As for landscape painters of note that have painted Yosemite valley, Albert Bierstadt is probably the most highly regarded. Some of his work is quite lovely. A much more modern painter, John Marin, has done a few.
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Eric Myrvaagnes
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« Reply #28 on: May 25, 2011, 08:20:37 PM »
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There I have to step in and take exception to that statement. You're really comparing apples and oranges. Photography and painting are different mediums and owe their narrative power to different things. One doesn't diminish the other. Many fine artists have painted Yosemite Valley and yet Adams' photographs remain as impressive as ever. And although landscape painting and landscape photography are both art forms that derive from observation of the world, painting is by its nature wholly interpretive, while photography is both a record of the world and an interpretation of it. It is the interplay of its observational and interpretive aspects that gives photography its unique power in the hands of a master.
Well said. I admit I get tired of hearing these arguments that landscape paintings as a class are better (or more inspiring or whatever) than landscape photographs as a class. They are indeed different media and serve different purposes.

I do suspect that both Russ and Rob take a fairly narrow view of photography and are both missing something, just as they probably suspect that I am missing something.

I agree with them that some landscapes (painting or photograph) are more effective with a human element in them, but others are not. I don't think Ansel's Monolith would be improved by sticking a person in the foreground just to give it scale. And yes, Robert Frank's work is wonderful, too.

Eric
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RSL
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« Reply #29 on: May 25, 2011, 08:21:26 PM »
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Pop, It seems to me that context has a lot to do with whether or not you can compare a racehorse to a Ferrari. If you look at them as a means of transportation, in most cases the Ferrari wins hands down. If you look at them from the standpoint of physical beauty the racehorse probably wins hands down. I don't think you can say categorically that you can't make such a comparison. You have to specify a context before the statement makes any sense at all.

So, if we specify the context, maybe we can agree. I'd certainly agree that Ansel's photographs of Yosemite are more iconic than Albert's paintings. So, if I wanted to say to someone, "This is what Yosemite looks like (in black and white)," I'd lean toward Ansel. But if I wanted an allegorical approach that would convey the real beauty of the place I'd put my money on Albert.

Unfortunately, perhaps, I'm not familiar with Marin's Yosemite paintings.
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Rob C
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« Reply #30 on: May 26, 2011, 03:47:48 AM »
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Horses and cars. Unfortunately, I think we have not only drifted away from the main topic which I take to be (possibly incorrectly) about whether photographic landscape is creative or not, but we have slipped into selecting two of the most erratic and unreliable sorts of exotica with which to make comparisons!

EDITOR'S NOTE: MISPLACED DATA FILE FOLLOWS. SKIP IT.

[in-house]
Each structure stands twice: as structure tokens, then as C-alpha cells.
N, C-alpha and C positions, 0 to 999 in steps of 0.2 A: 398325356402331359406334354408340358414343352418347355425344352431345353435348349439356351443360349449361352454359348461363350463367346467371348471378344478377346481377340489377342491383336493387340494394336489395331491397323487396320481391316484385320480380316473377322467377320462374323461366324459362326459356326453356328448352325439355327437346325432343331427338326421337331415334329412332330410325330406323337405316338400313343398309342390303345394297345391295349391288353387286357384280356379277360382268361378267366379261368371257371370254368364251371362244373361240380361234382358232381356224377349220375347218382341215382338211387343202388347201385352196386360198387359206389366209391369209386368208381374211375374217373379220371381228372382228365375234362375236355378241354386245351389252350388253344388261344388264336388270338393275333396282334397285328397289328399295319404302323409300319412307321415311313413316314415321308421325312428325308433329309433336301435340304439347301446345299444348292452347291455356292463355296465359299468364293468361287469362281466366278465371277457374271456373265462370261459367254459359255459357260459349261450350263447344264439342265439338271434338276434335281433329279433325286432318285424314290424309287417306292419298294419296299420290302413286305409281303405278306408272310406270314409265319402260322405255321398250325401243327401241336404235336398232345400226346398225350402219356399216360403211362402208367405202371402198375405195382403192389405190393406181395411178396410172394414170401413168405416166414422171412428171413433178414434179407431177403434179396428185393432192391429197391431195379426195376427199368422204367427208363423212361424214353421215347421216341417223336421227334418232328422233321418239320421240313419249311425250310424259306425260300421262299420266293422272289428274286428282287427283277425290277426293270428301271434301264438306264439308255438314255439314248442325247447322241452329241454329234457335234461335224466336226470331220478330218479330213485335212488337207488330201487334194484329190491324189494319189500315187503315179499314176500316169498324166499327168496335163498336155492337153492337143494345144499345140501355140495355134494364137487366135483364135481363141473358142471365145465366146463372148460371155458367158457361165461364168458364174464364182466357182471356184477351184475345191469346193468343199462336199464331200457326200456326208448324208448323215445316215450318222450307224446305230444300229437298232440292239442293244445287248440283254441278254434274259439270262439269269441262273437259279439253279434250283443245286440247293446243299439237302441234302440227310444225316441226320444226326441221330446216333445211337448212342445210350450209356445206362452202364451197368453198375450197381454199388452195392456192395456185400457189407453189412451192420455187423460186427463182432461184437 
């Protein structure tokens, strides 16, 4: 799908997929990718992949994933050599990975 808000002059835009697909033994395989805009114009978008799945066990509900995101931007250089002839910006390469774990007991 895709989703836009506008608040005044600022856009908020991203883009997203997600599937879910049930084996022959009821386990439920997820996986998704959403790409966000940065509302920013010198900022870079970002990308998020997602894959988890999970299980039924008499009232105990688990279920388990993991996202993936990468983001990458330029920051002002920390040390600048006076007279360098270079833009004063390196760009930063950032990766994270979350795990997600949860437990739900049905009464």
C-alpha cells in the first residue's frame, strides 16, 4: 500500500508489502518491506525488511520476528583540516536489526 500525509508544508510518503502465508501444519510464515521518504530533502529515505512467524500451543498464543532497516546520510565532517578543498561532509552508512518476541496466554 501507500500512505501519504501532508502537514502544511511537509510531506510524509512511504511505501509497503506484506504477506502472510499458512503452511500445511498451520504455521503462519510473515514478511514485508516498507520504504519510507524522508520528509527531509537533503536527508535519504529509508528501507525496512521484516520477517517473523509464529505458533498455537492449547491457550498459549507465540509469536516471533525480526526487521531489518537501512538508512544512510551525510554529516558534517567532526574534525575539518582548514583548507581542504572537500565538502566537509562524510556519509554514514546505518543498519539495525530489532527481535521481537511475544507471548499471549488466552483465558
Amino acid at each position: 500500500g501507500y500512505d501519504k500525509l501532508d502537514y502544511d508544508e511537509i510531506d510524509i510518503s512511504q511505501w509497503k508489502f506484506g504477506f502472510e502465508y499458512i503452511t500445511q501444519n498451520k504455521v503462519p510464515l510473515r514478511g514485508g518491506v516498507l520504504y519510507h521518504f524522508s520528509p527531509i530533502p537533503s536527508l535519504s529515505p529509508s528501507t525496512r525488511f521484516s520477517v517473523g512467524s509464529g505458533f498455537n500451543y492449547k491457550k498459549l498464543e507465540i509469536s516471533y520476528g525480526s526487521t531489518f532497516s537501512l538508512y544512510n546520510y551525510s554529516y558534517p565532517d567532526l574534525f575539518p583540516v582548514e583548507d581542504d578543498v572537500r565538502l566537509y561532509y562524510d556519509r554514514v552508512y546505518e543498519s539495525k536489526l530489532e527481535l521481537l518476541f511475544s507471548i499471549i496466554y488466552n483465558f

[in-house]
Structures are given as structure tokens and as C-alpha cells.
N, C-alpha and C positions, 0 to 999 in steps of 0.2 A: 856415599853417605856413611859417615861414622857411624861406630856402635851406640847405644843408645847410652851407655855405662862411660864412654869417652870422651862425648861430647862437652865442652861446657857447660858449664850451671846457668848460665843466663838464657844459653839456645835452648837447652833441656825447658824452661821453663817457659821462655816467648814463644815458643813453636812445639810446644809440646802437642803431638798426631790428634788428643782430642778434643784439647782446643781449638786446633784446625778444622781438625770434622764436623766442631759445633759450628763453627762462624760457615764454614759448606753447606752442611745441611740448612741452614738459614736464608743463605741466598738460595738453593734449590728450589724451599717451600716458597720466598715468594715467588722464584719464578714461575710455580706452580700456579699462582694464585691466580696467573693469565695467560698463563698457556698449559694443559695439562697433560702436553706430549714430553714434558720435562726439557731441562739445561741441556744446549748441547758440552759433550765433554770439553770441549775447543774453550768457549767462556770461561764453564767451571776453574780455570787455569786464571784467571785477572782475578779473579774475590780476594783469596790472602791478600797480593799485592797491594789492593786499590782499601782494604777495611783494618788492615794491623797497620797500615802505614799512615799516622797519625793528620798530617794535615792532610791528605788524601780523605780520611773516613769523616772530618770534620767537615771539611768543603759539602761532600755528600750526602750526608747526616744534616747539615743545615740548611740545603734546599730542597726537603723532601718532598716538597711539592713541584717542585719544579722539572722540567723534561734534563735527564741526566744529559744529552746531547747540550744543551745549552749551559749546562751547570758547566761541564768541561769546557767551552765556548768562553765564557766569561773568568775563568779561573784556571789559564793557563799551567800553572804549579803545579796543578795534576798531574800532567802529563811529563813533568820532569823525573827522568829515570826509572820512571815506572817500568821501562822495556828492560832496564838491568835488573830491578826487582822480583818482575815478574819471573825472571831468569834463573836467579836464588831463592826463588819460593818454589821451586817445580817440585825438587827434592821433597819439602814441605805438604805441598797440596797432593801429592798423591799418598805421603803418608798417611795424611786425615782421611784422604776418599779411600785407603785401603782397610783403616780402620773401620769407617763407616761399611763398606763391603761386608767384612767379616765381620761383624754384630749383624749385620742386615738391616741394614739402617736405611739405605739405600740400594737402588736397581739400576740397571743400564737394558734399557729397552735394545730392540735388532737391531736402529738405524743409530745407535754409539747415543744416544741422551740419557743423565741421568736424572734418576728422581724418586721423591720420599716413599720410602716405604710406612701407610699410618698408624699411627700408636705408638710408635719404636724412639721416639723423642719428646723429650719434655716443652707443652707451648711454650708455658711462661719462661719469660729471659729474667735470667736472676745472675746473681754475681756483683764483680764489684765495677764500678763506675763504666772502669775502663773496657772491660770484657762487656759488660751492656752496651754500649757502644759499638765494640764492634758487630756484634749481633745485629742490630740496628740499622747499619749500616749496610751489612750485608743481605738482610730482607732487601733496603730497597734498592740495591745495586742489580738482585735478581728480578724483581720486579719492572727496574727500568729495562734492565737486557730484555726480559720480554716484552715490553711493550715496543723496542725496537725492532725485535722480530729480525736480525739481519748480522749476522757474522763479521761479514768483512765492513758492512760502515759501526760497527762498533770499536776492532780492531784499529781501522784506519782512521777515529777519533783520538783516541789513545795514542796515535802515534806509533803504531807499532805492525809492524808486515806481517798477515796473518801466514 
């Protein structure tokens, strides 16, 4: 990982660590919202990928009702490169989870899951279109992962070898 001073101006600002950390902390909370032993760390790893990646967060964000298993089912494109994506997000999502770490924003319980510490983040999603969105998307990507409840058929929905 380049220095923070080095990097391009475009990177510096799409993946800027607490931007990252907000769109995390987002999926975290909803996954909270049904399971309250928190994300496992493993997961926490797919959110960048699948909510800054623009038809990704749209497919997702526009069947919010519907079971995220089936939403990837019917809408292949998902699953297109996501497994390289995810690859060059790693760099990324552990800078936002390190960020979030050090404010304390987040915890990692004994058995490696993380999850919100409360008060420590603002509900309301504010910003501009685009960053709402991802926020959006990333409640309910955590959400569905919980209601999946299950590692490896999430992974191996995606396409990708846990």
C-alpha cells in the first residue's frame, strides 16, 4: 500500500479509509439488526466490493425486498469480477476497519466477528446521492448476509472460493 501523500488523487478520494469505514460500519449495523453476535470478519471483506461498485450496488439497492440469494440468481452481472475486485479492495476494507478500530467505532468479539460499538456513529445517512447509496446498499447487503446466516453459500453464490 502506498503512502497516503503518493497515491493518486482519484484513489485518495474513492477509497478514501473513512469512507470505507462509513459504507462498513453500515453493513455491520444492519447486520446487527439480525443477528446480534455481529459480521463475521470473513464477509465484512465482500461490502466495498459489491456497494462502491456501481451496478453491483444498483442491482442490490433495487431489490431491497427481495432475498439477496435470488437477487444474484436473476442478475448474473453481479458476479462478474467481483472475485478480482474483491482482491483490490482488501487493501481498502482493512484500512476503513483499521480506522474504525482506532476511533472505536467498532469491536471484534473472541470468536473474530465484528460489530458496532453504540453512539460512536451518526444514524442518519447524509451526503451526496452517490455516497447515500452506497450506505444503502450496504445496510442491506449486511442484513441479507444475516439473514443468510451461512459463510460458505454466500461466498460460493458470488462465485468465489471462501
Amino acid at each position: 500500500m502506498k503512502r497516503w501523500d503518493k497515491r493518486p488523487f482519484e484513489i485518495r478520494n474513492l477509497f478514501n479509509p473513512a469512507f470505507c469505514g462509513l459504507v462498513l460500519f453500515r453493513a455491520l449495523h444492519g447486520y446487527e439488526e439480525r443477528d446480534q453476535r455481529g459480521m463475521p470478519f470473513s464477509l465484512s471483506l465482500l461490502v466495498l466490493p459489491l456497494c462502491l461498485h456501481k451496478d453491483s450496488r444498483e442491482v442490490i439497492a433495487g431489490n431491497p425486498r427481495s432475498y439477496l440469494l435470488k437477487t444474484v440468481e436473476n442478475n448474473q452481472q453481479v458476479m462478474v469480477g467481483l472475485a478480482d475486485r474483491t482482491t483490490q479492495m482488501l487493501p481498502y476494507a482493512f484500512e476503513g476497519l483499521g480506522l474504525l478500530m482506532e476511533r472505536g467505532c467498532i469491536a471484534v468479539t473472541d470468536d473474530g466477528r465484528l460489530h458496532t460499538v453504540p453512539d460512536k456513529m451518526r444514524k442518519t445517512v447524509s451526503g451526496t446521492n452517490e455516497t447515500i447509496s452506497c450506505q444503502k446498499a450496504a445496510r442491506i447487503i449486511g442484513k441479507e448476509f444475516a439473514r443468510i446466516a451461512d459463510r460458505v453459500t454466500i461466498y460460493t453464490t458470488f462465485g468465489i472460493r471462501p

Regarding St Ansel's mountains: without doubt, great photographic works, but that's where the 'greatness' of his, and all other such snappers' work ends: within the context of photography. The moment one puts photographs and paintings (both by accomplished practitioners) alongside one another, the problems for photography begin to be very plain. It's also difficult if not impossible to hang colour and b/w photographs alongside one another without discrediting either one or the other.

There certainly are genres where photography wins hands down, such as comment on the passing show that is life (see Jennifer's delicious work), but I can't see landscape as being amongst the candidates for glory.

Sadly, the more I ponder the matter, and I have had to quite a lot of late, the more I am convinced that landcape is best served as stock material for travel brochures and magazines (not a put-down), and that its popularity is probably largely due to the lack of alternative photographic opportunity many of us face. We have the urge without having the outlets for something more meaningful.

Again, this is not meant as attack but as observation and personal opinion. As Eric writes - I could well be the one missing something.

Rob C 
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stamper
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« Reply #31 on: May 26, 2011, 04:13:05 AM »
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Quote

The moment one puts photographs and paintings (both by accomplished practitioners) alongside one another, the problems for photography begin to be very plain.

Unquote

Then stop comparing them. Personally I don't, therefore I don't have a problem. Grin

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Eric Myrvaagnes
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« Reply #32 on: May 26, 2011, 09:49:10 AM »